The “Bob and Dale” ads said “all chickens must be cleared of antibiotics before they leave the farm.” Sanderson argued that this could not plausibly leave a reasonable consumer with the impression that Sanderson does not use antibiotics, because “if the process was devoid of antibiotics, surely there would be nothing to ‘clear’ before the birds left the farm.”  Not so. “A lawyer may well catch this turn of phrase, but the reasonable consumer standard does not demand that consumers interpret advertisements the same way a judge interprets statutes.” This negative inference isn’t required of a reasonable consumer, any more than she’s expected to use ingredient lists on the back of a box to contradict claims on the front. The ad didn’t focus on the fact that Sanderson uses antibiotics and then clears its chickens of the drugs before sale, nor was it merely making literally true statements regarding federal law requiring all chicken to be clear of antibiotics before point of sale. Instead, the ad focused on Sanderson’s competitors, and their use of phrases “no antibiotics ever” or “raised without antibiotics” as essentially being redundant in light of federal law requiring no chicken products contain antibiotics at point of sale. “By criticizing its competitor’s advertising as misleading to consumers, Sanderson’s commercial is likely to mislead reasonable consumers into believing that Sanderson products were no different than its competitors who never used antibiotics in their chicken production.” This was plausibly misleading to consumers who were willing to pay a premium for chicken that had never been exposed to antibiotics.

As to allegations about chicken cultivation, plaintiffs cited surveys  indicating that at least half of consumers understand “natural” to mean the animal roamed outdoors. This, plus the allegation that Sanderson chickens don’t roam, sufficiently alleged misleadingness.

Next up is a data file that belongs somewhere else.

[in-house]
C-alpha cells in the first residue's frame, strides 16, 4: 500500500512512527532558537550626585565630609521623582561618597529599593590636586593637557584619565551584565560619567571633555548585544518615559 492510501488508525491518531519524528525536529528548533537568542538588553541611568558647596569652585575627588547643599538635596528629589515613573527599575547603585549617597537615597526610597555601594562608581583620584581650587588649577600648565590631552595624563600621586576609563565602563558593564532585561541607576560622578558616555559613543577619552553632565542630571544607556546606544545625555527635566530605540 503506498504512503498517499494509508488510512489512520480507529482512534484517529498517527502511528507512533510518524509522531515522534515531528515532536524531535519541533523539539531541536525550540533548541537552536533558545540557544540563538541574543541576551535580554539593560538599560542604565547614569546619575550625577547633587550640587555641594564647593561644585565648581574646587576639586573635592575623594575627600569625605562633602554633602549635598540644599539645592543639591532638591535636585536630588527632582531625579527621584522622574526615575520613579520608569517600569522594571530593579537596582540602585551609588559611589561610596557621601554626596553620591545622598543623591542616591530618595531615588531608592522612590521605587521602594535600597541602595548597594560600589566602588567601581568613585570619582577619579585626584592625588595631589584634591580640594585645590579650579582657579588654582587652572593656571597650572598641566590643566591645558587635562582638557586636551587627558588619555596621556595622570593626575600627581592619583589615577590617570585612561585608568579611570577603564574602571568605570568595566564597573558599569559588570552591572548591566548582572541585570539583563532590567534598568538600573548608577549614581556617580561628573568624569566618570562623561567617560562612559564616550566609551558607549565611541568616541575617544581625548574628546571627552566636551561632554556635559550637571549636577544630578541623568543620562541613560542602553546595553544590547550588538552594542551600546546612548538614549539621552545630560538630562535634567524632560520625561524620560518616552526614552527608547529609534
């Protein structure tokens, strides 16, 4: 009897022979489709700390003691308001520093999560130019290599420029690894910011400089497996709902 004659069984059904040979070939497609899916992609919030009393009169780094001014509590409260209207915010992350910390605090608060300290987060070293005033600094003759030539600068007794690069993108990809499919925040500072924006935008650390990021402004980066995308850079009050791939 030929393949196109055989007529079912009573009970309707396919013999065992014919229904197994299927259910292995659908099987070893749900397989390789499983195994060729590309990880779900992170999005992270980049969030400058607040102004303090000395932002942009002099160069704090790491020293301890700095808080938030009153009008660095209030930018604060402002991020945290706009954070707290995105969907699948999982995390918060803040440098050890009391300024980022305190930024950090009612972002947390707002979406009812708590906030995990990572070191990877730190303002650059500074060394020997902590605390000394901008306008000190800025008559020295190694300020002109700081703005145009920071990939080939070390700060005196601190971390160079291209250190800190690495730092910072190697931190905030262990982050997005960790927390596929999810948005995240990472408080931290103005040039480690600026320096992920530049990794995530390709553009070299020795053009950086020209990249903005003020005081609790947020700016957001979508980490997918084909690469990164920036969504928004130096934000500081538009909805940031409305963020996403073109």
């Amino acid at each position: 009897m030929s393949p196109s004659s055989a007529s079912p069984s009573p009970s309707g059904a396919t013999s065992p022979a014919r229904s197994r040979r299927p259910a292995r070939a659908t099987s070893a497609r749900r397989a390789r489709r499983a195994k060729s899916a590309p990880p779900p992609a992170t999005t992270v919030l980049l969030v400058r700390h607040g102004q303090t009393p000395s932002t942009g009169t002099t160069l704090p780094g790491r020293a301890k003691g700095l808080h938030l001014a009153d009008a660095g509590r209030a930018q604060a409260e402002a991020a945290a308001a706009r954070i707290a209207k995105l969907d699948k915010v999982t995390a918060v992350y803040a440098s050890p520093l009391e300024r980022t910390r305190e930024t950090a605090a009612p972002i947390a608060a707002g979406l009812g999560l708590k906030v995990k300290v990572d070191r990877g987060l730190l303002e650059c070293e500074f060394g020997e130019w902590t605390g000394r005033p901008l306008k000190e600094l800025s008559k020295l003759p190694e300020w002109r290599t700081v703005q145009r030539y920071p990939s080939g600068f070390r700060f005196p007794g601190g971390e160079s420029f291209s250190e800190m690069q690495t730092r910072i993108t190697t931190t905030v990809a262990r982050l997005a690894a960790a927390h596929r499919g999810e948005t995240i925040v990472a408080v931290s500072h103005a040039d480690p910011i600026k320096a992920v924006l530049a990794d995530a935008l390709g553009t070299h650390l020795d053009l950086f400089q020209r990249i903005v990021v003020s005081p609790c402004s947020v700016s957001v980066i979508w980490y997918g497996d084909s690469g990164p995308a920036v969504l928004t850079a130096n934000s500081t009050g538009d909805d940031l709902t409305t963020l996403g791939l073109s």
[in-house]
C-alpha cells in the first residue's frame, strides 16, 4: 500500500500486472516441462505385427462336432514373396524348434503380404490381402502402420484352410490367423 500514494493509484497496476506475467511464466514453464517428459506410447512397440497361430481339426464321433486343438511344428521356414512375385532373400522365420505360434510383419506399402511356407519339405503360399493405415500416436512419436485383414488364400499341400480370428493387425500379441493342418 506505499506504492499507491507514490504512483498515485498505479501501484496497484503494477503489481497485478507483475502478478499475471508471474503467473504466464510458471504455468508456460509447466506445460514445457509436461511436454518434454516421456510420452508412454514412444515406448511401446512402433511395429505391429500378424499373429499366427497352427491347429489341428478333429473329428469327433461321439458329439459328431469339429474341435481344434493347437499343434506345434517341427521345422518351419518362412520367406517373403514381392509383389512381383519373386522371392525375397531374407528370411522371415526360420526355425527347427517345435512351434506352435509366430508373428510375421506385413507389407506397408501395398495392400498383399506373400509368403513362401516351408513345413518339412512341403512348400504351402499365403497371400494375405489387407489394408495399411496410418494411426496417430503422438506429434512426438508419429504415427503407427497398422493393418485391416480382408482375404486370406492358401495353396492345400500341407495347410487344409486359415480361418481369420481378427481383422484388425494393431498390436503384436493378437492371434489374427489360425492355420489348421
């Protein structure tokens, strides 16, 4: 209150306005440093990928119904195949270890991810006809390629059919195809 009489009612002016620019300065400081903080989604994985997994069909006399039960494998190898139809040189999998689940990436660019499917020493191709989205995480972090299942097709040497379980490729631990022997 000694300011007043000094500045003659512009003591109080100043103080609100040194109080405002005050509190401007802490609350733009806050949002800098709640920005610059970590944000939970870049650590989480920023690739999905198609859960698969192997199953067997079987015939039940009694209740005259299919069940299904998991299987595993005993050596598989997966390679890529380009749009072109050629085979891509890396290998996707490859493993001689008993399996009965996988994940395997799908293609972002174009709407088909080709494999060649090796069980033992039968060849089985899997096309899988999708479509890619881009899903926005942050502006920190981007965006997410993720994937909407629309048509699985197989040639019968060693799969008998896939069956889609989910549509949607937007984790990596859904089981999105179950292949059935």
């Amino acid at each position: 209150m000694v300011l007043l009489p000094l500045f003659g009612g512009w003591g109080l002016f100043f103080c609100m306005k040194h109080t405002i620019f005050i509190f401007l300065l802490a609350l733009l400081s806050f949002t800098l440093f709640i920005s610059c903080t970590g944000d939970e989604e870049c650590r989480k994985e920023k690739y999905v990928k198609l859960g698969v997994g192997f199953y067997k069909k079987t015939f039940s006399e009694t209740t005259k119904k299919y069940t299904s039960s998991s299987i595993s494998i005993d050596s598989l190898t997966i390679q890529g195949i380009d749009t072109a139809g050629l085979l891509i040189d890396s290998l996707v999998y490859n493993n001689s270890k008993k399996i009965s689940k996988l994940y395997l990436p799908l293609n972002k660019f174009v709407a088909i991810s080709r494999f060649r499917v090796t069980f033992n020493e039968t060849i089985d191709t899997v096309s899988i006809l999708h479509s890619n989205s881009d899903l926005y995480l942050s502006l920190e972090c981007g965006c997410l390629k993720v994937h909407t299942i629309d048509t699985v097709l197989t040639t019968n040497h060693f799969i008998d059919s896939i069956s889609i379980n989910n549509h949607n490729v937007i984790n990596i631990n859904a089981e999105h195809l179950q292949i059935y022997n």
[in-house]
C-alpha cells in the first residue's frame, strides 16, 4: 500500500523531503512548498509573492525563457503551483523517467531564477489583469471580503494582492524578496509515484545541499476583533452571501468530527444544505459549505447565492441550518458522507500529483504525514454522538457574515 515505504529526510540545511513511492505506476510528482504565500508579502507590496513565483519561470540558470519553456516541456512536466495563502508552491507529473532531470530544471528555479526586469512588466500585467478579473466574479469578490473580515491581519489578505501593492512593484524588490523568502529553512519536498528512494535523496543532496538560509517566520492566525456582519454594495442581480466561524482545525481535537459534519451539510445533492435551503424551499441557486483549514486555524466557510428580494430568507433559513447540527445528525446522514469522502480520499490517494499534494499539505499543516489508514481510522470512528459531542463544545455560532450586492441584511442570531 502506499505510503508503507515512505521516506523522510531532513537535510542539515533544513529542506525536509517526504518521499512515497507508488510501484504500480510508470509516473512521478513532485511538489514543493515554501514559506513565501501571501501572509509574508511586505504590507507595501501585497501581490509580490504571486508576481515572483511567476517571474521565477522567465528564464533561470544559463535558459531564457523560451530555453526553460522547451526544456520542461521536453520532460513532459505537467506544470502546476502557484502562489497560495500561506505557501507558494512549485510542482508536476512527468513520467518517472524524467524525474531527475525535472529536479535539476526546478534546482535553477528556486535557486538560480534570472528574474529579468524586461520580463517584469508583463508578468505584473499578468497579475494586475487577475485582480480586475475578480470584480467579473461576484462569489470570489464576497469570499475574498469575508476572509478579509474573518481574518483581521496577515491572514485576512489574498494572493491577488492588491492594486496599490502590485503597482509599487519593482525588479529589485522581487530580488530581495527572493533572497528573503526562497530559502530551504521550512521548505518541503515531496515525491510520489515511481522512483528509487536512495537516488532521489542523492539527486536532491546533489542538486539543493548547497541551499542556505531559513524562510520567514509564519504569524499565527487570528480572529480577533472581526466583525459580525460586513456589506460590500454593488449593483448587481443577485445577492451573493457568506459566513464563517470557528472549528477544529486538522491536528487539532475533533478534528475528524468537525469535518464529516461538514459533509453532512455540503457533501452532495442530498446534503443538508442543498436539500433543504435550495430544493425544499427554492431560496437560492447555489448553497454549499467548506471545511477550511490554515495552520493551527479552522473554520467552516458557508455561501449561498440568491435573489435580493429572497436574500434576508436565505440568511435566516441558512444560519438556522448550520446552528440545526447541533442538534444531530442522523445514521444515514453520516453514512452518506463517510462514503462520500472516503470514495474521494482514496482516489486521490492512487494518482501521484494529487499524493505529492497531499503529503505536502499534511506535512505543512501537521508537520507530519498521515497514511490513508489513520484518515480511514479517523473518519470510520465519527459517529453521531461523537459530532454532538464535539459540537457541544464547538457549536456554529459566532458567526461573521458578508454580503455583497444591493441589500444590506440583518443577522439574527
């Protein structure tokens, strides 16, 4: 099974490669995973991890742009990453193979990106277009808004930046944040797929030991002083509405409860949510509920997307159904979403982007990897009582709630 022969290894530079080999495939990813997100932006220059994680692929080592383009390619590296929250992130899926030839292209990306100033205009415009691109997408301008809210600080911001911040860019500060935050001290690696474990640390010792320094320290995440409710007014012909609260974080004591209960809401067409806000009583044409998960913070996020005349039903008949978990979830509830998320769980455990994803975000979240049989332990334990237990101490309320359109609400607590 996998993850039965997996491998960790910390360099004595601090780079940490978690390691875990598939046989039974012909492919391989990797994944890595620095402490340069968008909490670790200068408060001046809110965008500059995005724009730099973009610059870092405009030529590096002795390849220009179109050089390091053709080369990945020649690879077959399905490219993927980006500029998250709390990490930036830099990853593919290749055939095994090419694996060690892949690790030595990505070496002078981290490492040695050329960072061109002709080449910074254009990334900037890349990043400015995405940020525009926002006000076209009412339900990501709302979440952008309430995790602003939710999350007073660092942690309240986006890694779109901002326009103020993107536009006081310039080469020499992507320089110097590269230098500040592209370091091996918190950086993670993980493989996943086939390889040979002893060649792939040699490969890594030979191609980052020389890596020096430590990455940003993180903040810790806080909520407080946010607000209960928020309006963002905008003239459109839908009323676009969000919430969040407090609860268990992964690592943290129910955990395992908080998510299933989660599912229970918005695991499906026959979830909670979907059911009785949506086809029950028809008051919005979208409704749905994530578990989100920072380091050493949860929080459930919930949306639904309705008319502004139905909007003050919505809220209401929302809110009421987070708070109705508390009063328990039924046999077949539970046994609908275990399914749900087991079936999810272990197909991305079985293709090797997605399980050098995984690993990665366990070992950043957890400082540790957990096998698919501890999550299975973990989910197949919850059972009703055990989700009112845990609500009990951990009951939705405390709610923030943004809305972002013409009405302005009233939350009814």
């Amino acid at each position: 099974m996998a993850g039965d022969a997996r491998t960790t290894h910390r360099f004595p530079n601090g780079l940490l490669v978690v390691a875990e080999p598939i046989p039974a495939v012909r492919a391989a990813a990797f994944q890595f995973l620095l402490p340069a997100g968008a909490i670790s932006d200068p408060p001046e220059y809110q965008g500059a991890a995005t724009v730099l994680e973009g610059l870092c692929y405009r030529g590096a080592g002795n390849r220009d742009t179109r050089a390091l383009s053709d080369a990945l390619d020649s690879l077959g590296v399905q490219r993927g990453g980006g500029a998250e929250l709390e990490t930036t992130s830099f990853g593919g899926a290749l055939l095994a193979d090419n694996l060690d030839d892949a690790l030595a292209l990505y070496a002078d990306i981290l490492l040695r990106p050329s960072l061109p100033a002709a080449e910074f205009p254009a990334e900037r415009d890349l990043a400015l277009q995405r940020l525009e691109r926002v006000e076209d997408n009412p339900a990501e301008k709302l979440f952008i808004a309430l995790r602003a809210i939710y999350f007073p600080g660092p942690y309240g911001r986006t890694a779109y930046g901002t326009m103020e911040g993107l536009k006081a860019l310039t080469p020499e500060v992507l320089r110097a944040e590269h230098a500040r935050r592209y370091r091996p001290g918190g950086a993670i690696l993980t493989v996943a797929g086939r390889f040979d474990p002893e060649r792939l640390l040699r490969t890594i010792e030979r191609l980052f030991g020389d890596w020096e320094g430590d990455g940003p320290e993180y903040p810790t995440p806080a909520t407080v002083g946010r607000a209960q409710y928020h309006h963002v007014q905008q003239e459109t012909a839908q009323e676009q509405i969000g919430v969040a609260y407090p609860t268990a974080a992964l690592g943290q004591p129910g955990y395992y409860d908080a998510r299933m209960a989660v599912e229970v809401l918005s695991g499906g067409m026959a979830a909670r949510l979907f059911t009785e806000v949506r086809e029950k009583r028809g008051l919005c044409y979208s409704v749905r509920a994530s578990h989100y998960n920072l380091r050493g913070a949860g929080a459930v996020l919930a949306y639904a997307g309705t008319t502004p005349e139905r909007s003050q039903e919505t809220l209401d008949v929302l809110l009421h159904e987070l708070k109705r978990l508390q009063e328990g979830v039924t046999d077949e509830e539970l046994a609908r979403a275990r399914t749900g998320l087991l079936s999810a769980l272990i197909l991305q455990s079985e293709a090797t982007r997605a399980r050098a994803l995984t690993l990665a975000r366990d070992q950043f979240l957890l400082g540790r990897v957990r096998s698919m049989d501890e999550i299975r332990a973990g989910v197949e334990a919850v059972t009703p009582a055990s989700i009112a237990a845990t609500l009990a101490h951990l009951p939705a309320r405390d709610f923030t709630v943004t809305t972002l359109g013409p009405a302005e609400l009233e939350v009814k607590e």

Allegations about Sanderson’s contribution to antibiotic resistance were also sufficient at the pleading stage. Plaintiffs alleged that Sanderson’s process contributes to the build-up of unnatural antibiotic-resistant bacteria, and “100% Natural” thereby misleads the public regarding the threat to public health the product entails. Sanderson argued that it never said anything about antibiotic resistance.  However, plaintiffs sufficiently alleged that the ads “mask the difference between Sanderson’s products—which are raised with antibiotics and cleared of the drugs before point of sale—and competitors’ products which never encounter antibiotics,” misleading consumers into thinking the key concern is whether antibiotics residues remain on the product, and not how the use of antibiotics in the production of chicken can contribute to antibiotic resistance even after the drugs are cleared from the animal’s system. Plaintiffs sufficiently alleged falsehood by citing numerous studies and reports about how the overuse of antibiotics in agriculture contributes to antibiotic resistance and alleging that Sanderson chickens do in fact contain antibiotic-resistant bacteria when they leave their facilities.

The video “How We Grow Our Chicken” allegedly didn’t disclose the full extent of Sanderson’s antibiotic use. Sanderson’s statements that the “only time we inject antibiotics” is a single time under the shell and that broiler chickens are not injected with anything were true standing alone, but together their combined message was potentially misleading. “Injection is not the only means of administering antibiotics to chickens, and Plaintiffs aver Sanderson routinely feeds antibiotics to its broiler chickens.”